Our maps now feature roads. Older maps would have prominently delineated railways, and even earlier maps would have boldly depicted the waterways. As Robert Macfarlane tells us, before the scientifically gridded kind, maps were more like art forms, which told stories about places and their interconnections, imaginatively and evocatively. There are also, of course, the completely imaginative ones like Pooh’s Hundred Acre Wood. I would make my map like Pooh’s, featuring New Hope River in the center, still flowing through its valley, its creeks all still attached to its arms, its arms enfolding us creek-loving humans. On one side of the river at Northeast Creek I would mark a place on the map “secret garden” and draw those two Great Blue Herons who rose up at the same time and “cranked.” On the other side of the river I would draw a couple of Atlantic Pigtoe mussel shells where we made our water blessing on New Hope Creek.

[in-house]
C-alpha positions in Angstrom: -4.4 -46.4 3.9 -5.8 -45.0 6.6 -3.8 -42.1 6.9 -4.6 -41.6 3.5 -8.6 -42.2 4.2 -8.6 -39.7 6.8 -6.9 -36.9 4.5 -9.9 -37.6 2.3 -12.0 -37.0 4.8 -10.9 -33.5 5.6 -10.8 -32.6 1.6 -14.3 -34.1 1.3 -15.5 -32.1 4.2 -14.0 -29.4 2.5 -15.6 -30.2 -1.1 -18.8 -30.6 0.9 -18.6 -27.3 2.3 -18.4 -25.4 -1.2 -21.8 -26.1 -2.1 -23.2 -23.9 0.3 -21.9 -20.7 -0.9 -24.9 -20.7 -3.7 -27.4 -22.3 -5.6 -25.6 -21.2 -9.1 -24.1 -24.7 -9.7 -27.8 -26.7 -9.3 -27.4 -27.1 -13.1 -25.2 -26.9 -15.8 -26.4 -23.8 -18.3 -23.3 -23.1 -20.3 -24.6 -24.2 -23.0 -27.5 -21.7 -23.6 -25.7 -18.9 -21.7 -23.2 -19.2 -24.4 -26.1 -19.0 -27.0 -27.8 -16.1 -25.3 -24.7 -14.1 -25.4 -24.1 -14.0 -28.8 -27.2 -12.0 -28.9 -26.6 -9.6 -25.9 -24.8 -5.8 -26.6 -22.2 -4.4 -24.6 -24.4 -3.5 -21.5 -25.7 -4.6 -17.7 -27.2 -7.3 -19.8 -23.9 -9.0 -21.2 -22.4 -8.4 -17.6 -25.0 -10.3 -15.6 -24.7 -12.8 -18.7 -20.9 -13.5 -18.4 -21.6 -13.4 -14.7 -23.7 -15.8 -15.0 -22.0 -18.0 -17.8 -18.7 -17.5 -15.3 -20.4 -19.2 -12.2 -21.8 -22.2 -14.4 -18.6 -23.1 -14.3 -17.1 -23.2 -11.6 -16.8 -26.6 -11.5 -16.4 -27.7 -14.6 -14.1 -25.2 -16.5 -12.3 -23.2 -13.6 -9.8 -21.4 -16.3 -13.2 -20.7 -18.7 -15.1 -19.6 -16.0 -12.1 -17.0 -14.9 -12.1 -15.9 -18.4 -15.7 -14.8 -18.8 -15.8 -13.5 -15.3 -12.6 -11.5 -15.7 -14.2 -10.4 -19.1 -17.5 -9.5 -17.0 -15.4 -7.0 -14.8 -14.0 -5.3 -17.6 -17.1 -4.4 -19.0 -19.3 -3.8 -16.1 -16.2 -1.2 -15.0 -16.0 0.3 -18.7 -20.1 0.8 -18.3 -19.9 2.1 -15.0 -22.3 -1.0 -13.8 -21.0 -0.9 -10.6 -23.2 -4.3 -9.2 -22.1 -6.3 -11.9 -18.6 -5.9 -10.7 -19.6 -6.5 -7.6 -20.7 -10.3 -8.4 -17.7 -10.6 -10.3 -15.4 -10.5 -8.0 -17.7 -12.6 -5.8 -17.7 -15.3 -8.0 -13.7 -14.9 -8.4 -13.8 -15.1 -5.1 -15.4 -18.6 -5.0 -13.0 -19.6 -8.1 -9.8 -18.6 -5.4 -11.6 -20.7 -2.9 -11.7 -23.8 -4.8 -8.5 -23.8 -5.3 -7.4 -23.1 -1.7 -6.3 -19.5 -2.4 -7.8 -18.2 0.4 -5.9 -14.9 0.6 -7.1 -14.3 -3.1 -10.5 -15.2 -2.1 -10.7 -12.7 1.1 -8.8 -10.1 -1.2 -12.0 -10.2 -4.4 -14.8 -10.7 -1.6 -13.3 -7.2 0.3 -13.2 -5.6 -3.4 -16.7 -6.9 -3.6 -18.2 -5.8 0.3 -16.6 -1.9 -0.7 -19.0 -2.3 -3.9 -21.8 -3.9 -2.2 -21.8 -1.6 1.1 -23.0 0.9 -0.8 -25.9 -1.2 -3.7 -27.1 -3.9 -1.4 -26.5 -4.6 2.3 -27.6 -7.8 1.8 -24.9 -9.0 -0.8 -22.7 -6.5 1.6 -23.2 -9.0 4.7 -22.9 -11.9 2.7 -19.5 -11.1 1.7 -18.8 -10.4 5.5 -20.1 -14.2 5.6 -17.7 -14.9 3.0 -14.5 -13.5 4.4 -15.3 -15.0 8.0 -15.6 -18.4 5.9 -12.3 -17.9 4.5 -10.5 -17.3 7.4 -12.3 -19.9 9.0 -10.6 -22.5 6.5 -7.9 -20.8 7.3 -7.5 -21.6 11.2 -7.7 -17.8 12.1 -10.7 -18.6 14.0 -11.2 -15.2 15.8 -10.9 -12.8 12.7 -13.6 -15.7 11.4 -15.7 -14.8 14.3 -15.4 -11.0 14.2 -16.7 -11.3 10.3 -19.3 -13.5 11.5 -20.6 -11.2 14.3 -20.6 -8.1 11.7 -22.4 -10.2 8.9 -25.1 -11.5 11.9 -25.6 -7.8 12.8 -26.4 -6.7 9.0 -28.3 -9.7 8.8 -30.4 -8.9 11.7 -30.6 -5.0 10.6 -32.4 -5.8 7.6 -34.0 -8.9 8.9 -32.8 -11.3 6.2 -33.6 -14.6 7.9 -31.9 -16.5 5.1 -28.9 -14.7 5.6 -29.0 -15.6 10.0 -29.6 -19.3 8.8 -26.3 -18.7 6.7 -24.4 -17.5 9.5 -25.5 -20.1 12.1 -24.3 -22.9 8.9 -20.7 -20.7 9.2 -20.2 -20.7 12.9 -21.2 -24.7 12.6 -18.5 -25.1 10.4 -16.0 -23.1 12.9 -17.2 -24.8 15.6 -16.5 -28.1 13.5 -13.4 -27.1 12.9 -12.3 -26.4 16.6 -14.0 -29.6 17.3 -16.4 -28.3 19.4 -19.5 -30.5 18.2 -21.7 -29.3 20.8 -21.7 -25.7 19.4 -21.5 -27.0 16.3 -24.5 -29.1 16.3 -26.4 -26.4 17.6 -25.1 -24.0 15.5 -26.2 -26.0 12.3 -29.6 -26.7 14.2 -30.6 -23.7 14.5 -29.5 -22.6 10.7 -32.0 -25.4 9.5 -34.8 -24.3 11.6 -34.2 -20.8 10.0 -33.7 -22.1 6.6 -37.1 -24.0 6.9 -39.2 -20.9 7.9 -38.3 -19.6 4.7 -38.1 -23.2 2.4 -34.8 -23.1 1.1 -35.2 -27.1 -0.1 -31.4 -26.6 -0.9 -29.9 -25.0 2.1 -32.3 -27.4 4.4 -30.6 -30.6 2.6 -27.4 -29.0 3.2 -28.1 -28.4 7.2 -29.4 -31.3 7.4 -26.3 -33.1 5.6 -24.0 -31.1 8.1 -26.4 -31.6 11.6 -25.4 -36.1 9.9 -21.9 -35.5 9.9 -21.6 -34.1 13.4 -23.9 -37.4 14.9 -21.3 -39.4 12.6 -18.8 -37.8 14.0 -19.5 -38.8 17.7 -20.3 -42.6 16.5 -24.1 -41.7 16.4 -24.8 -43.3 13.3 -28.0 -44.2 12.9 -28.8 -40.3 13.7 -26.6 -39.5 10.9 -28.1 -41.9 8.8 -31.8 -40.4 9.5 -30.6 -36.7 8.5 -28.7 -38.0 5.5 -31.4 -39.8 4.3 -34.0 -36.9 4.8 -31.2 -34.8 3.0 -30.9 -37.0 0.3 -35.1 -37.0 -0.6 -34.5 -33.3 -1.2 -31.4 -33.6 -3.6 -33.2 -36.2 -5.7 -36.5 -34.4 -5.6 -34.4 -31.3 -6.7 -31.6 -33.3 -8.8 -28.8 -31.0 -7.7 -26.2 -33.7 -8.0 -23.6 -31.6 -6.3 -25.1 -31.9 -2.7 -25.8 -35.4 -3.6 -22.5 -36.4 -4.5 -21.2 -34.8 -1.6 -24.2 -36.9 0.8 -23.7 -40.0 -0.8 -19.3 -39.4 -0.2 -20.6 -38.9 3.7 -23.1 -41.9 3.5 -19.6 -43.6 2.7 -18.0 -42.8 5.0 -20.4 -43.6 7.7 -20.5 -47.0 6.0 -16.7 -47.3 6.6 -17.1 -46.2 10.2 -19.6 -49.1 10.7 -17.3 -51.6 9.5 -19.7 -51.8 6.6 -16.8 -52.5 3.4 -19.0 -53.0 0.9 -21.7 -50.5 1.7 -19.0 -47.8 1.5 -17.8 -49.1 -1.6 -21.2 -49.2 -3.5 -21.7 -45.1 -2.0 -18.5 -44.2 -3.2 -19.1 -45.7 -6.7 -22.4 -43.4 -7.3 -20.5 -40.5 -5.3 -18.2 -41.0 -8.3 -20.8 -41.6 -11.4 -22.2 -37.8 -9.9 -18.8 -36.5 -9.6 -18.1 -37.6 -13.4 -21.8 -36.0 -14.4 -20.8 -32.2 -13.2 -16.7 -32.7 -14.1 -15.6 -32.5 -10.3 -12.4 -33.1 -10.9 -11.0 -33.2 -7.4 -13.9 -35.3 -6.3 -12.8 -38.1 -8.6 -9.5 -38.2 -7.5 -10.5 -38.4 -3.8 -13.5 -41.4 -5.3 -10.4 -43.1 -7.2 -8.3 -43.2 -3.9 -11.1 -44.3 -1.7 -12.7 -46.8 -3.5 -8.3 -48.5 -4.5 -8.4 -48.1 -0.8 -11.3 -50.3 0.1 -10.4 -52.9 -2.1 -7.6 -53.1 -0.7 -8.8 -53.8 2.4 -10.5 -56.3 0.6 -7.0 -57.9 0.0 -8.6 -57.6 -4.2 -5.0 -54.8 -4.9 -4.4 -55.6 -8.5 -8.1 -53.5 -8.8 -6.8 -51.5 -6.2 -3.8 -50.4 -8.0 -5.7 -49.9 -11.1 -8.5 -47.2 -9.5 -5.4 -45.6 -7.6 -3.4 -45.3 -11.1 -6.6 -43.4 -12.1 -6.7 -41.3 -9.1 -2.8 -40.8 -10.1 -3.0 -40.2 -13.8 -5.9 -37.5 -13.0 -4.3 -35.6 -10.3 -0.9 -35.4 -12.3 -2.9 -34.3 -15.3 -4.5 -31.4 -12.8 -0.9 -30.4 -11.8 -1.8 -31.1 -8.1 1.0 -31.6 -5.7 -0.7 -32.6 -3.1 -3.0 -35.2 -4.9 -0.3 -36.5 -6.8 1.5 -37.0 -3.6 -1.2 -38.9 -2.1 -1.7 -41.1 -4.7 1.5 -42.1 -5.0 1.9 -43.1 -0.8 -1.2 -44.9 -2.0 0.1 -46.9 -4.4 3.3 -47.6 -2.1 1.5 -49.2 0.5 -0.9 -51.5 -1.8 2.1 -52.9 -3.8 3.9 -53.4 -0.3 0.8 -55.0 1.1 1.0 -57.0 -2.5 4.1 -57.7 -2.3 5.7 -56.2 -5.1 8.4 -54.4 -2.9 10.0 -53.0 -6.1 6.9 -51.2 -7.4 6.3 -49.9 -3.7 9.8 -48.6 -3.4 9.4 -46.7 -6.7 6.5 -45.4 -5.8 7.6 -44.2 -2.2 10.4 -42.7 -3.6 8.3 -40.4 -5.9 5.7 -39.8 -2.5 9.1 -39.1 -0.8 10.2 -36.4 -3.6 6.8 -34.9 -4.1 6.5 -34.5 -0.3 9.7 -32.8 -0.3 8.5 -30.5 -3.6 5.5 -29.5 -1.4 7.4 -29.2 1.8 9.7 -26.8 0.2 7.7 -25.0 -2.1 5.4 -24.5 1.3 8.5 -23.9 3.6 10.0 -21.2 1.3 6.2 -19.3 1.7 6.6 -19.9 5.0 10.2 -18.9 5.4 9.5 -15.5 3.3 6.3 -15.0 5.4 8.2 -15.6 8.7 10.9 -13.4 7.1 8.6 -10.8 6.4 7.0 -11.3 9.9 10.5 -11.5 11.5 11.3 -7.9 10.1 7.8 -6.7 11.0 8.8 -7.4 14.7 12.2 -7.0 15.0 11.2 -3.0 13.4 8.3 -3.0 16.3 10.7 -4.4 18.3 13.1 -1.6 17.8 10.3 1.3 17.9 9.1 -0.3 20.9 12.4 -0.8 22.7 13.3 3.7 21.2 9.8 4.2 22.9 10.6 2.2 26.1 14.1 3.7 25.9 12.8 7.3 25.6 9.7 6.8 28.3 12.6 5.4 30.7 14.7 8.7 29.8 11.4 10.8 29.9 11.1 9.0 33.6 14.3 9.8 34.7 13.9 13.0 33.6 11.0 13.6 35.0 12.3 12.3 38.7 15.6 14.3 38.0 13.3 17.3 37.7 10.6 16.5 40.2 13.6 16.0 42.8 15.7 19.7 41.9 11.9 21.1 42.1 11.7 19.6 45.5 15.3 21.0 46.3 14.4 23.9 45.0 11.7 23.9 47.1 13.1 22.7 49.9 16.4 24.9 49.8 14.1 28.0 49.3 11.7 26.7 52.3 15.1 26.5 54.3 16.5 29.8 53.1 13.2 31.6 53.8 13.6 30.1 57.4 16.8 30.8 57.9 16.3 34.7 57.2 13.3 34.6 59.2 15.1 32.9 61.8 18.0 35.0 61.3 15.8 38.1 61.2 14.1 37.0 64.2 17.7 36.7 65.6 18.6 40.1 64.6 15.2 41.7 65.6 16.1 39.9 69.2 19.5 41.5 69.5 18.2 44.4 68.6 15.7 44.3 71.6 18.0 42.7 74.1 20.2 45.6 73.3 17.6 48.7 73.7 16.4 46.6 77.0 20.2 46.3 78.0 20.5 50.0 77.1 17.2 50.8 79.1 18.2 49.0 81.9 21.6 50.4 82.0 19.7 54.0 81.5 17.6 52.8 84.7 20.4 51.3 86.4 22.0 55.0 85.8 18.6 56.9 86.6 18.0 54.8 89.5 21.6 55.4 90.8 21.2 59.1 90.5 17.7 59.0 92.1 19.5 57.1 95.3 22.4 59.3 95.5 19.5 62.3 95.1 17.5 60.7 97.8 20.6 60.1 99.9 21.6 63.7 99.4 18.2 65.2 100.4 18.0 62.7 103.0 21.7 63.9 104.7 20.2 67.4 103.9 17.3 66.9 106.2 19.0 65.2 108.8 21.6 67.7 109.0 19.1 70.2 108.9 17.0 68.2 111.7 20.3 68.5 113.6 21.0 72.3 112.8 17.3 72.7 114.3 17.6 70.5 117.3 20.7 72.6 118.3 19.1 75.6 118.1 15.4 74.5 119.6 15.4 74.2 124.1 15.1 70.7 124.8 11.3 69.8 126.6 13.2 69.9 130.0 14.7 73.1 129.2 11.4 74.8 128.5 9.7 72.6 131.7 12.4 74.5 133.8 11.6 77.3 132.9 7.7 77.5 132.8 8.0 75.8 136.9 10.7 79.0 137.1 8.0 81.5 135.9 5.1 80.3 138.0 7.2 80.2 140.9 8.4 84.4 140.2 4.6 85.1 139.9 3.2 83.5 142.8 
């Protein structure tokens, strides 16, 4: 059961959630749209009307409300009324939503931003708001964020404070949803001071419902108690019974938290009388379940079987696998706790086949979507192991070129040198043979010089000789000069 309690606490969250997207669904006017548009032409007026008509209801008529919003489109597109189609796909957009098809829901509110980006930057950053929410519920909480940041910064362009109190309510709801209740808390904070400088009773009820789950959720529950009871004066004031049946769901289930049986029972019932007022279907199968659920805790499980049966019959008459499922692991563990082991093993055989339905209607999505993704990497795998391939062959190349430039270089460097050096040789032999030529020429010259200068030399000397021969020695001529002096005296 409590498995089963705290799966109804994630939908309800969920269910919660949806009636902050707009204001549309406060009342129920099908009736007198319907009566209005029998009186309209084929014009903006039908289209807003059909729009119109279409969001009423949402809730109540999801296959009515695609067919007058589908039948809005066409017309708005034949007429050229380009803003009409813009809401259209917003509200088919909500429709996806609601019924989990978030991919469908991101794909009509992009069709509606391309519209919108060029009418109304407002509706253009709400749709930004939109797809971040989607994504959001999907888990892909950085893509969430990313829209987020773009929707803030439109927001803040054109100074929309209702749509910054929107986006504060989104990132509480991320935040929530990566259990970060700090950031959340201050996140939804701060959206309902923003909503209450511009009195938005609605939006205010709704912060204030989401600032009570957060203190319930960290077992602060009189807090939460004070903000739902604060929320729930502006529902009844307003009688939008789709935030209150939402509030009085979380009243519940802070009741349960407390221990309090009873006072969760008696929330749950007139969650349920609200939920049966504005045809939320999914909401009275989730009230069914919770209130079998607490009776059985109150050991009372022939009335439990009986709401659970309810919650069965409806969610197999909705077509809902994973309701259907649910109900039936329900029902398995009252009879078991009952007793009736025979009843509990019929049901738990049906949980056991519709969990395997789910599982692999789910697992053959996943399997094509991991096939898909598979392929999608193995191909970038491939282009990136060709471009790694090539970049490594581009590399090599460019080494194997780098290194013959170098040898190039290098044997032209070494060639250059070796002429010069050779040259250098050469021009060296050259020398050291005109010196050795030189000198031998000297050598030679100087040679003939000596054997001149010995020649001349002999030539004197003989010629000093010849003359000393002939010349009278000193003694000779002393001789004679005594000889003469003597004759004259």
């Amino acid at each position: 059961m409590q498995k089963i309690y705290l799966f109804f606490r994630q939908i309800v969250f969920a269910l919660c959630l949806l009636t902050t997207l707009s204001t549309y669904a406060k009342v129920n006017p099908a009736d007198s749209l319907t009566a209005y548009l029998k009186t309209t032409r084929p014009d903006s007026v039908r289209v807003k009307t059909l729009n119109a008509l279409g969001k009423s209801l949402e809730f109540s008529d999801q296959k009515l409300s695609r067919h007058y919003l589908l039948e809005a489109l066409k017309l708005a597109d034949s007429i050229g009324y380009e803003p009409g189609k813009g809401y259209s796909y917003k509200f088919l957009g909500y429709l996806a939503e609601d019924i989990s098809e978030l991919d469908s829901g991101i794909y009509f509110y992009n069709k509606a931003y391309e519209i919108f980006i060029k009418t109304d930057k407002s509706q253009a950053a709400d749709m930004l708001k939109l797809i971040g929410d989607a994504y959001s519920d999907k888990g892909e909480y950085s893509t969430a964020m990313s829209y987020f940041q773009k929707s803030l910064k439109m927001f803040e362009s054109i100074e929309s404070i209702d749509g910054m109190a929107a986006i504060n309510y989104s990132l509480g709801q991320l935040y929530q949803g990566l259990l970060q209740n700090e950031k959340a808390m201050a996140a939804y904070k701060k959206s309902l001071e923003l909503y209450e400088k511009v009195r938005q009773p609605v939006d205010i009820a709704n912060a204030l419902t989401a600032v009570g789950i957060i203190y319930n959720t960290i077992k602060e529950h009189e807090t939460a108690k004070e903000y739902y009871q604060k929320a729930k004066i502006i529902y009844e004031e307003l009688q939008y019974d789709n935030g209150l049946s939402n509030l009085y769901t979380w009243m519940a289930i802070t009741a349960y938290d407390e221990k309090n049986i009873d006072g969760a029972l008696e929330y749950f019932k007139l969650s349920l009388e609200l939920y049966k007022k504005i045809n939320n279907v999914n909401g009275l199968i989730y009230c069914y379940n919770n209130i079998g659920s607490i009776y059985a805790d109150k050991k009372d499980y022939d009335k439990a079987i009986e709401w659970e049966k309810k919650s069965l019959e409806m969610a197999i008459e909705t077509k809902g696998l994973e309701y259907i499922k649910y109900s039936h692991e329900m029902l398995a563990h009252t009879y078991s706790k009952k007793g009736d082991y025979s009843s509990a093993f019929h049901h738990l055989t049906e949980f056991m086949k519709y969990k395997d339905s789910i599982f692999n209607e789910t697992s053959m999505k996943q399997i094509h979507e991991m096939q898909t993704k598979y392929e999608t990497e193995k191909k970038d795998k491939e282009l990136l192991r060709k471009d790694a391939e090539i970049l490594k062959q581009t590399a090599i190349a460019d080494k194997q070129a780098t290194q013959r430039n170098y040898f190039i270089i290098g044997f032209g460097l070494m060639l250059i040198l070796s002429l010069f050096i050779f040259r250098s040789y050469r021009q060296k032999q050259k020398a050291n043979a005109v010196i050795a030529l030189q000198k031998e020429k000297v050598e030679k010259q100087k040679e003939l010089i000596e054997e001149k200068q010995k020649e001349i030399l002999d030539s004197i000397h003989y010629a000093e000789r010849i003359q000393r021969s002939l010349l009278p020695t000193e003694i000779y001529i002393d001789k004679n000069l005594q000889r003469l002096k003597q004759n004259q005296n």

After finishing this story I remained unsatisfied. Something was missing. I felt it tugging at me, like the unseen current of a river, but I couldn’t trace the feeling to its source. Finally I realized the clue to what was missing was in the names themselves—New Hope, Jordan—names referencing biblical sources. For thousands of years people were baptized in rivers and, until quite recently, here in the south.